Corruption, state capture, fake news - These are all crucial topics that South Africa's media has firmly put on the Agenda, writes the German Ambassador to SA.
Journalists can be a real pain in the neck. I have to admit that this has been a regular and reoccurring thought of mine. For the past six years – before I came back to South Africa last year – I was the spokesman for Germany's foreign minister.
A wonderful, stressful and at times a rather "neck pain-inducing" job! On a typical day, journalists would call me with questions ranging from the conflict in Ukraine, our position on Syria, Kenya and Libya or the latest round of Brexit negotiations.
To say the job kept me on my toes would be a clear understatement. I was nowhere but on my toes! In fact, I think I could probably compete with any prima ballerina when it comes to graceful toe-balancing acts...
The pinnacle of all that balancing would happen three times a week: in a sober-looking blue-clad room in the centre of Berlin: the so-called "government press conference". This mundane title hides what in reality is a world-unique and at times quite unnerving event, where spokespeople from all ministries are grilled by Berlin's journalists – live and in stereo – on any, and I mean any, question they might have. There is nowhere to hide.
If you can't answer a question properly, no ballet acts will help you. You will simply make a fool of yourself. The conference is a pain in the neck. But it also is one of the most brilliant and important institutions we have in Berlin to ensure government accountability, to safeguard the freedom of the press and the right to information.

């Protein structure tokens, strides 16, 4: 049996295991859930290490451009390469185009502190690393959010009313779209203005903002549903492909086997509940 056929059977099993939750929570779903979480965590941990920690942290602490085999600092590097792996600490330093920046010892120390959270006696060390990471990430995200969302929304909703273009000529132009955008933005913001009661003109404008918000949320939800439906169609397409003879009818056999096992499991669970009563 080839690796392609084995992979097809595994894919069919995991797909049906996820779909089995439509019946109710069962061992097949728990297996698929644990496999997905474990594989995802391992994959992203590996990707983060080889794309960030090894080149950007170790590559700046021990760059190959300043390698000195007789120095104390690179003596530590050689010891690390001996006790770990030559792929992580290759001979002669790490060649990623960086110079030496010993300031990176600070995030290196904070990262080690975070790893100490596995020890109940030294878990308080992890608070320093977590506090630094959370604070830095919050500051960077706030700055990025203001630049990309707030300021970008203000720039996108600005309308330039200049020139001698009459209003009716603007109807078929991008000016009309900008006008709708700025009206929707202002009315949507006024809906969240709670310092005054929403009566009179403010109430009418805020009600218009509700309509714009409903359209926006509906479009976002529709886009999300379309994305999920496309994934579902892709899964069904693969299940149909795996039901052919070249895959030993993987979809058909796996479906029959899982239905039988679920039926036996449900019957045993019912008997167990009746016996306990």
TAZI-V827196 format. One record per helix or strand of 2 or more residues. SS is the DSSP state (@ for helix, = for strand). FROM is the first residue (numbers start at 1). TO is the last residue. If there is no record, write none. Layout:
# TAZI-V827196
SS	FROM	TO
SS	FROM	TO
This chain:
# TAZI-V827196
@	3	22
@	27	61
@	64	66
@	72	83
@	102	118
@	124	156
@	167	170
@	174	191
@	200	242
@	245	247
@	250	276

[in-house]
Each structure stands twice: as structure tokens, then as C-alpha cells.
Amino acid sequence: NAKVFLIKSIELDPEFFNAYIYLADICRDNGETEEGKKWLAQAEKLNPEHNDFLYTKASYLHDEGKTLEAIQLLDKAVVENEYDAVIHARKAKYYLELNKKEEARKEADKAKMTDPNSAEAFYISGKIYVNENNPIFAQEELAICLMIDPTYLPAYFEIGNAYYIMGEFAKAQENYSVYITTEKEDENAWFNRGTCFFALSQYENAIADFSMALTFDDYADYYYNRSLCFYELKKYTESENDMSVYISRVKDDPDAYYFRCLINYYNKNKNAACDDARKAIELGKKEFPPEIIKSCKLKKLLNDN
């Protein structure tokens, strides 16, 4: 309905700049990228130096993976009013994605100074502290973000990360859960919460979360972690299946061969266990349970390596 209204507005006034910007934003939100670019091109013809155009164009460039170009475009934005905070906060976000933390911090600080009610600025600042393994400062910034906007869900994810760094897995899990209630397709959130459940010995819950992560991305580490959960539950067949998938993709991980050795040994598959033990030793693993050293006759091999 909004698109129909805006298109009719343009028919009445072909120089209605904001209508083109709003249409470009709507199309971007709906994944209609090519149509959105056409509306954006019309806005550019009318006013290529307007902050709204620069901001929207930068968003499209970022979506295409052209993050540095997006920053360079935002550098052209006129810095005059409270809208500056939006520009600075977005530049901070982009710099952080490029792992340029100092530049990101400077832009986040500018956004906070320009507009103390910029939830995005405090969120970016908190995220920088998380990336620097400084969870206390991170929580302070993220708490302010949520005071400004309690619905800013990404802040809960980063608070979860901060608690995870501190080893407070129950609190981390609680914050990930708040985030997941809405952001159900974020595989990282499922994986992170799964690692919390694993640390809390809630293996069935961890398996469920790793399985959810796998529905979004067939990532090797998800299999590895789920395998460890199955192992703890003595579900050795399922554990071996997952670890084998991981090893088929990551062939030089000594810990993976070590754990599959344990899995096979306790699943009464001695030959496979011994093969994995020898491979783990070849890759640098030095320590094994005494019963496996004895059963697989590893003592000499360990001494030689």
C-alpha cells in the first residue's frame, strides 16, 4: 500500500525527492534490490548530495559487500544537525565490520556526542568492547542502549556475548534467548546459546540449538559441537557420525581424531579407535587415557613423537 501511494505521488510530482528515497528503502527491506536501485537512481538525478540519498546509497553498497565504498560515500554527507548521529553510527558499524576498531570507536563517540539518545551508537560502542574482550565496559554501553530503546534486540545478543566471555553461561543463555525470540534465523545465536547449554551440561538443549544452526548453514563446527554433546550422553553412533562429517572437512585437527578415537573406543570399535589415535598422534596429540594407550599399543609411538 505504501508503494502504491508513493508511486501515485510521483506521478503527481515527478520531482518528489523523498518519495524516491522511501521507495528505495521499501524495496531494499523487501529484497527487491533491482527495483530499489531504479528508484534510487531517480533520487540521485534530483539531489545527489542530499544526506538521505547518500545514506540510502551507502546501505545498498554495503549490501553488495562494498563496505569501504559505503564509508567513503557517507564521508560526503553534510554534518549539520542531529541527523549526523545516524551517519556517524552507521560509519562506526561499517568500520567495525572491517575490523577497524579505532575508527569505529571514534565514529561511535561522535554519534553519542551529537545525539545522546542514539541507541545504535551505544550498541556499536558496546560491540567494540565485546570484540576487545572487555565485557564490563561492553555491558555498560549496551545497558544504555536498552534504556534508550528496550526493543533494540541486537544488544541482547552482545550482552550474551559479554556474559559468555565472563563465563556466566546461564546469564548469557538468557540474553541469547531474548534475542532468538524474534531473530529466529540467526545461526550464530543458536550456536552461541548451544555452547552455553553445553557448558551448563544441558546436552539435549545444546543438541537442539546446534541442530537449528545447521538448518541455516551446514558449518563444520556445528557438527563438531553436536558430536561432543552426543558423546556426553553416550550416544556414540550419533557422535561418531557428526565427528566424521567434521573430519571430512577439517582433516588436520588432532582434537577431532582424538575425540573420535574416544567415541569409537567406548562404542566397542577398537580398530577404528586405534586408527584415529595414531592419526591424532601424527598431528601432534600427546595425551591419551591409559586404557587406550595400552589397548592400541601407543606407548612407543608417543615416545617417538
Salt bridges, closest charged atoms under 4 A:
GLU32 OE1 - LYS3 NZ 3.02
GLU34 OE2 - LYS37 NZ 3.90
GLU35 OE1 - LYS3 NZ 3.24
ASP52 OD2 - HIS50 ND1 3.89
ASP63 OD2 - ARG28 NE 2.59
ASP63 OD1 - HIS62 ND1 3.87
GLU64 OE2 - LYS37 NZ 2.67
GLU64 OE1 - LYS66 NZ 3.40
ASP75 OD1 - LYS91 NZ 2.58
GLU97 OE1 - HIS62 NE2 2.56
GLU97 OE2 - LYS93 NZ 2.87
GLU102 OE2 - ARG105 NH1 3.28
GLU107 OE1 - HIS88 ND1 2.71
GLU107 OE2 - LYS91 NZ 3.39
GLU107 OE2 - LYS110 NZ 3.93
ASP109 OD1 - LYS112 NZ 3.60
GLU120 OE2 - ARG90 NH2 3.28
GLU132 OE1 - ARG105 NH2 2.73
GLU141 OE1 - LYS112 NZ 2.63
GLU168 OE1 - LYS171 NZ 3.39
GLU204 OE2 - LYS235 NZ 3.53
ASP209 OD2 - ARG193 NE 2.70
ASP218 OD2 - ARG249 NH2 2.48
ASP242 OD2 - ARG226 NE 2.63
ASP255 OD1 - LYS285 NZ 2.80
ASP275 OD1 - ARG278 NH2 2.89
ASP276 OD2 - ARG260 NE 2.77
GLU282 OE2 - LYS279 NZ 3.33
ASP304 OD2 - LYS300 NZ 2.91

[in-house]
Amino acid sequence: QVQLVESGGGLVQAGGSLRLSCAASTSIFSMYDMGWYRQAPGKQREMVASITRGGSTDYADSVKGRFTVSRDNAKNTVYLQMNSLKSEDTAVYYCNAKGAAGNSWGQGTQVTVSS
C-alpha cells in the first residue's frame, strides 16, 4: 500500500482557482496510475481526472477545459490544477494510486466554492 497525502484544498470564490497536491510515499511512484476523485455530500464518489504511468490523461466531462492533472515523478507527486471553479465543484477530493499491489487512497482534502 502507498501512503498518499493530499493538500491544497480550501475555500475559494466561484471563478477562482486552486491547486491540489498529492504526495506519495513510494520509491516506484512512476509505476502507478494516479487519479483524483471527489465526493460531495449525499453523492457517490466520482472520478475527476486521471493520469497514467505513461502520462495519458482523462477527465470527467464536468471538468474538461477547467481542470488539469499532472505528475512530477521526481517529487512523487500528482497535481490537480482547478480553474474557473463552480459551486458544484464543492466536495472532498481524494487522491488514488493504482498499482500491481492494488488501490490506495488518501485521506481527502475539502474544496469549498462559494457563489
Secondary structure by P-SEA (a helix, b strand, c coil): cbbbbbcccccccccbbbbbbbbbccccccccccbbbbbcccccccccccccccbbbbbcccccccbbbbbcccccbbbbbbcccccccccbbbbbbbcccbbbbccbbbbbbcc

“Journalists in this country have proved to be a formidable pain in the neck. Exactly as they should be!”
I have to admit that I miss this conference sometimes. What I don't miss, however, is the extraordinary journalist work it reflects – and that is because I also find that brilliance right here in South Africa. South Africa and Germany can both pride themselves on their diverse, independent and highly professional media.
When I first worked here in South Africa about a decade ago, I became good friends with Mandy Rossouw – the brave journalist who first shed light on the Nkandla affair, and who would never give up until she got to the truth. Mandy tragically passed away five years ago. To me, she embodied what so many South African journalists today stand for: unwavering determination, sound principles, and maybe most of all: courage in face of the mighty.
Over the past few months, South Africa has undergone quite significant changes. There is a new president. There is a new government. There are investigations into state capture and corruption underway. I don't think any of these events could have and would have happened in the same way without the brave and determined work of journalists like Mandy Rossouw.
Mandy's name stands for so many in South Africa, then and today. The #Guptaleaks have unleashed a vivid public debate. Corruption, state capture, fake news – these are all crucial topics that South Africa's media has firmly put on the agenda.
You may think what you may about these topics – but what is important is that they need to be uncovered, discussed and addressed. And if wrongdoing occurs, people have to be held accountable. To put the finger on this - that is the role of journalism. That is the role of the fourth estate. That is the essence of democracy. The South African media has been taking up that role bravely and successfully – despite all difficulties.
Journalists in this country have proved to be a formidable pain in the neck. Exactly as they should be.